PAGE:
TikTok ban passes the House (again), with a few major differences from Mashable

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A bill that could eventually ban TikTok is again on its way to the Senate for approval, having passed the House for a second time in as many months.

An earlier version of the bill, which would also require TikTok’s Chinese parent company to either sell the video app or face a ban in the U.S., passed the House in March but stalled in the Senate.

The revised version of the “TikTok ban” legislation has now been packaged with critical aid for Ukraine, Israel and Taiwan, as part of an effort to draw enough bipartisan support in the Senate. It has also been updated with a key timeline shift: TikTok owner ByteDance would now need to sell the platform in nine months instead of six, before the government would enforce its “ban” on the app. And the President now has the option to grant a single 90-day extension to that nine month deadline. In all, these changes essentially double ByteDance’s runway from six to 12 months.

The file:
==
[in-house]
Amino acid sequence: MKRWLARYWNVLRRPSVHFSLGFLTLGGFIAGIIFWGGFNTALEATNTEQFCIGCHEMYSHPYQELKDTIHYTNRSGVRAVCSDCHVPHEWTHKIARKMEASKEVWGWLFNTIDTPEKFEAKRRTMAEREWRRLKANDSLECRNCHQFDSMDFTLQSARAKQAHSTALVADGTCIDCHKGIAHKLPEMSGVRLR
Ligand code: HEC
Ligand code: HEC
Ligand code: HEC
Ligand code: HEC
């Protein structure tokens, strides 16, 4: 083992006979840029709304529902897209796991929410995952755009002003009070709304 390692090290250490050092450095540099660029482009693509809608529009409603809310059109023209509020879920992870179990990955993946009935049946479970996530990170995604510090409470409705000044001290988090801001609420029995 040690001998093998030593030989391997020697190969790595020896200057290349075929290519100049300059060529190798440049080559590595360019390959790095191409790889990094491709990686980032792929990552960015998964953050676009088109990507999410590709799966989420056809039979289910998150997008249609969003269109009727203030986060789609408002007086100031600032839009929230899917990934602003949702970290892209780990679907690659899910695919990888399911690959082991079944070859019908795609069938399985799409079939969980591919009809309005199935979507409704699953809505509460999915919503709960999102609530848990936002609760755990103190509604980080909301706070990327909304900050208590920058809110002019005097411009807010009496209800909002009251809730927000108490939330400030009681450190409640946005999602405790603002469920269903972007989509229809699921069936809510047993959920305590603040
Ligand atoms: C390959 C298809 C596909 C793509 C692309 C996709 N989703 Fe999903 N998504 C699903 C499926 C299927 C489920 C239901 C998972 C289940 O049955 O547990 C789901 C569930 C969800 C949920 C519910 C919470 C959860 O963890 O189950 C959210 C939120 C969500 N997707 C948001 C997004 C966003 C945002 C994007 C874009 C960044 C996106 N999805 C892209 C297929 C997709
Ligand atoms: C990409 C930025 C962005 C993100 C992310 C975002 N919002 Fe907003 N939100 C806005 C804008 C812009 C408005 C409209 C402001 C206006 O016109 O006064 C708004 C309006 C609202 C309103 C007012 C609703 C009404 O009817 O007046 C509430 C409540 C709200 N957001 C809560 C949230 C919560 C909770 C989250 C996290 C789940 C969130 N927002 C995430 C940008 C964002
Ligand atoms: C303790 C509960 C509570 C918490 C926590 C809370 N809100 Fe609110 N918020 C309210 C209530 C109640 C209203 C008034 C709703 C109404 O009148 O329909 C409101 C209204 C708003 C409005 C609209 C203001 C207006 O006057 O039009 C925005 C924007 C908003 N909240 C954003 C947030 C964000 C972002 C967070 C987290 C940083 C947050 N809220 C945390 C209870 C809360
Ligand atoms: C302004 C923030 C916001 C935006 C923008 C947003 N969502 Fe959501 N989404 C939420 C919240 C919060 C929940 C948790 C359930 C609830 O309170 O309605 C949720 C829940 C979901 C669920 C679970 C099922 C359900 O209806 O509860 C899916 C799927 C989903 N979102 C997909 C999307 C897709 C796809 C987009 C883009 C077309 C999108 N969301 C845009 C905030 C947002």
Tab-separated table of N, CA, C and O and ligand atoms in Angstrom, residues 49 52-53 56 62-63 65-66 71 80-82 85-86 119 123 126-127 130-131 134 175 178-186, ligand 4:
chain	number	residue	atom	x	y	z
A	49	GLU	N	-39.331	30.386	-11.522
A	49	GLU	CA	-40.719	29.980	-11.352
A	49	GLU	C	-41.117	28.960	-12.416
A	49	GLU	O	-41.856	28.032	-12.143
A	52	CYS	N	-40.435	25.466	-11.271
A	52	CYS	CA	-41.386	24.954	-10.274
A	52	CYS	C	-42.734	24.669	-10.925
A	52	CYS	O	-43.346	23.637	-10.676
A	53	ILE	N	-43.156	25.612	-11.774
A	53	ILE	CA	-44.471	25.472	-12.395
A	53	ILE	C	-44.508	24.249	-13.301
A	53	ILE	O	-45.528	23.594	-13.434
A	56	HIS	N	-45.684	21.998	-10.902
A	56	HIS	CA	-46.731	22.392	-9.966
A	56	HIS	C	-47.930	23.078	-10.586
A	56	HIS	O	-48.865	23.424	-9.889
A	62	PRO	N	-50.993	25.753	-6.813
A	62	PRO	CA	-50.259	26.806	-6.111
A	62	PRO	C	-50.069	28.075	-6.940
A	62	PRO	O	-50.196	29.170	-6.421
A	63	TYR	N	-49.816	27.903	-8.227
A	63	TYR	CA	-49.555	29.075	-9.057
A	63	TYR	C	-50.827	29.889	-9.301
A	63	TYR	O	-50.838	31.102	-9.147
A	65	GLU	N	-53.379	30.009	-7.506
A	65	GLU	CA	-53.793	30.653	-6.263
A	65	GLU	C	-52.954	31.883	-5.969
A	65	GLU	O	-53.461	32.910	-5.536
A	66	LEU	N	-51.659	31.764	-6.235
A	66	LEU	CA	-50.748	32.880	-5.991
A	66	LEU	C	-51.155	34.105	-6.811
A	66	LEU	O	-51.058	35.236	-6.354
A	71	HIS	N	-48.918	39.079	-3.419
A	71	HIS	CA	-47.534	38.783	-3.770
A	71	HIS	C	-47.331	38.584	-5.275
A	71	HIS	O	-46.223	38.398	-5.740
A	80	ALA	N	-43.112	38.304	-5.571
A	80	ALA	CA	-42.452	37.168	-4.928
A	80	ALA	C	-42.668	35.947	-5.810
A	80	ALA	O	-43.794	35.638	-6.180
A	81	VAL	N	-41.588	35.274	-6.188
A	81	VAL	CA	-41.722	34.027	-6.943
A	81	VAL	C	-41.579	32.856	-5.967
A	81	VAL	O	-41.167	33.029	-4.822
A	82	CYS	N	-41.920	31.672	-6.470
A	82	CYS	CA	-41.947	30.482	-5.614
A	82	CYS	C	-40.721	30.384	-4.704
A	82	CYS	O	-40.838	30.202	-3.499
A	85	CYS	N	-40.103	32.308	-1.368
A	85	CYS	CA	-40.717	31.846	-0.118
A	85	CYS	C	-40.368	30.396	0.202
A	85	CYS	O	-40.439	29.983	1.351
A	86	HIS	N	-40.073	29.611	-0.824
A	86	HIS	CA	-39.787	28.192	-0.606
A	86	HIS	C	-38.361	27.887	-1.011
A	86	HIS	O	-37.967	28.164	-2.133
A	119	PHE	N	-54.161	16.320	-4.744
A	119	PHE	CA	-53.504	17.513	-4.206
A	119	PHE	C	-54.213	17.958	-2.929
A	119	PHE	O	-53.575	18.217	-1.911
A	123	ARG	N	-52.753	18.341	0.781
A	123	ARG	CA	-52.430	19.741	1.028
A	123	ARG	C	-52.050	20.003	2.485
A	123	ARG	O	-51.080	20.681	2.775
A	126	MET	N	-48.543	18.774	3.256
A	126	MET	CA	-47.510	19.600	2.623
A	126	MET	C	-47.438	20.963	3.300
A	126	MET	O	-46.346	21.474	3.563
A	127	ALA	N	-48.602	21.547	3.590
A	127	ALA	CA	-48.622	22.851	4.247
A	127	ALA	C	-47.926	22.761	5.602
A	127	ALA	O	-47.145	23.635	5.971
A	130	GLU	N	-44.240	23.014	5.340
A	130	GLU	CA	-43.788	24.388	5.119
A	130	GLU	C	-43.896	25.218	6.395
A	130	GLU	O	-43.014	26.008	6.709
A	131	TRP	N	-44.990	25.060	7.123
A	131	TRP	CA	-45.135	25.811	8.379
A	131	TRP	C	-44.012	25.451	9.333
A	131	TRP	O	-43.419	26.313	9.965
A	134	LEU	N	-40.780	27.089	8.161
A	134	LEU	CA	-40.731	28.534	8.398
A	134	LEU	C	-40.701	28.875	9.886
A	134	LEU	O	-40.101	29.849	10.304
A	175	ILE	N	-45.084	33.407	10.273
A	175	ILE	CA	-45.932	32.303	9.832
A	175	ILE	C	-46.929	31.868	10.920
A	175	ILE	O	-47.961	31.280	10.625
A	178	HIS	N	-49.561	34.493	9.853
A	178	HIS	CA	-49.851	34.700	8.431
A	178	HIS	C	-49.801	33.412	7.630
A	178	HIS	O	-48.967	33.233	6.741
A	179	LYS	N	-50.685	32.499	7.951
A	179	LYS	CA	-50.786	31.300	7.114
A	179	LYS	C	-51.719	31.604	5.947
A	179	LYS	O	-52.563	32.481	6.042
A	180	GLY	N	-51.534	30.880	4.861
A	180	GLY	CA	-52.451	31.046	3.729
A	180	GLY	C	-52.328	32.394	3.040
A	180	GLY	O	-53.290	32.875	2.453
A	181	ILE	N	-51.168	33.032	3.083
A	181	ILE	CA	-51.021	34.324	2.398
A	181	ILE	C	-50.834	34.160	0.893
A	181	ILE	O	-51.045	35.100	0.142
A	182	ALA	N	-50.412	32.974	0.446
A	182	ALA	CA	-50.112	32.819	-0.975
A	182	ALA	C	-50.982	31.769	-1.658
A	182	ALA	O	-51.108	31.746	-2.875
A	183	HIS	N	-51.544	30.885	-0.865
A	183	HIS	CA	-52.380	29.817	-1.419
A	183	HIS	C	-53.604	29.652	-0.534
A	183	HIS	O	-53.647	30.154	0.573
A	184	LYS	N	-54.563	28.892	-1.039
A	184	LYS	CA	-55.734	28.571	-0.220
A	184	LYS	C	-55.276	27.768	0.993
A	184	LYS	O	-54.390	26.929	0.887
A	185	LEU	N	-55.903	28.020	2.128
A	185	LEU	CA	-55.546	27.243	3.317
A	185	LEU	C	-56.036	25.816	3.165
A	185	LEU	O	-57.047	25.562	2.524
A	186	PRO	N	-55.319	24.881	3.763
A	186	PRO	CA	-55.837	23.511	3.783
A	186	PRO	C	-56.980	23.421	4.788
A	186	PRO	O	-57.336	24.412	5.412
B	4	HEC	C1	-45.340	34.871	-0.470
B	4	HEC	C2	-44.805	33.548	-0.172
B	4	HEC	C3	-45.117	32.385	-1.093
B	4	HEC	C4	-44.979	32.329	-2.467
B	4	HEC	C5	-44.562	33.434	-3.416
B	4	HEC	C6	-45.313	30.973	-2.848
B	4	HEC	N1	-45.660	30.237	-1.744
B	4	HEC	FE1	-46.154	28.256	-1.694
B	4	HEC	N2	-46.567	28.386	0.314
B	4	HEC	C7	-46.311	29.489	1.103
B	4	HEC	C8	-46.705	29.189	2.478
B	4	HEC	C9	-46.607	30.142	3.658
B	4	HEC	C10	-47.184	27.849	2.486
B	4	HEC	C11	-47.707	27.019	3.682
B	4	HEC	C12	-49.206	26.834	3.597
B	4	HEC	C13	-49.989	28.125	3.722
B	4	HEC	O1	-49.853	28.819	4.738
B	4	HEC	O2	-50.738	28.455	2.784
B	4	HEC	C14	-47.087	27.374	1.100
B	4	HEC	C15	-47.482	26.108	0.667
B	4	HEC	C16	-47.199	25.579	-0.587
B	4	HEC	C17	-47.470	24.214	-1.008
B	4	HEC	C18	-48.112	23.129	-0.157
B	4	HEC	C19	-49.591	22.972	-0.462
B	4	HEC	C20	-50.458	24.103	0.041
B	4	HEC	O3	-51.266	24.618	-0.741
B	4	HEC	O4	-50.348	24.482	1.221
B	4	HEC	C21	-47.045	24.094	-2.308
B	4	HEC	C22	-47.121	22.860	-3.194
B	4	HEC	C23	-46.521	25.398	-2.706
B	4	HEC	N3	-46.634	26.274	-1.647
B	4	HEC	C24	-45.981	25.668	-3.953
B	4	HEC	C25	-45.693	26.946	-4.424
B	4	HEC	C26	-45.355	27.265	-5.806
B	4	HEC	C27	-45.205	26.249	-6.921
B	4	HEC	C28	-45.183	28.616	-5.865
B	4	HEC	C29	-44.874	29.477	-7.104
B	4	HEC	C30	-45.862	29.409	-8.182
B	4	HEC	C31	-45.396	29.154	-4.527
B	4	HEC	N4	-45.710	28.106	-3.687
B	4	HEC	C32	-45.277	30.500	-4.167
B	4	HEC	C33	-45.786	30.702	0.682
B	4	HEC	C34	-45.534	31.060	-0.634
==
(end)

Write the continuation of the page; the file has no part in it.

With these updates, the bill passed 360-58 in the House on April 20, and could pass the Senate as early as this week. Then it would go to President Biden, who has vowed to sign it into law.

The idea of “banning” the app began under President Trump, but has been taken up in earnest by Congressional lawmakers and President Biden, who claim that China could use the app to disseminate propaganda or misinformation via the app’s algorithmic feeds. Although the President has expressed unequivocal support for the idea of banning TikTok, he still uses the platform: his re-election campaign opened an account on TikTok in February.

On the House floor yesterday, chairman of the Foreign Affairs Committee Rep. Michael McCaul (R-TX) said that TikTok is tantamount to “a spy balloon in Americans’ phones” which can “surveil and exploit America’s personal information.”

TikTok has denied these claims and underscored the app’s impact on everyday Americans, telling USA Today that, “It is unfortunate that the House of Representatives is using the cover of important foreign and humanitarian assistance to once again jam through a ban bill that would trample the free speech rights of 170 million Americans, devastate 7 million businesses, and shutter a platform that contributes $24 billion to the U.S. economy, annually.”

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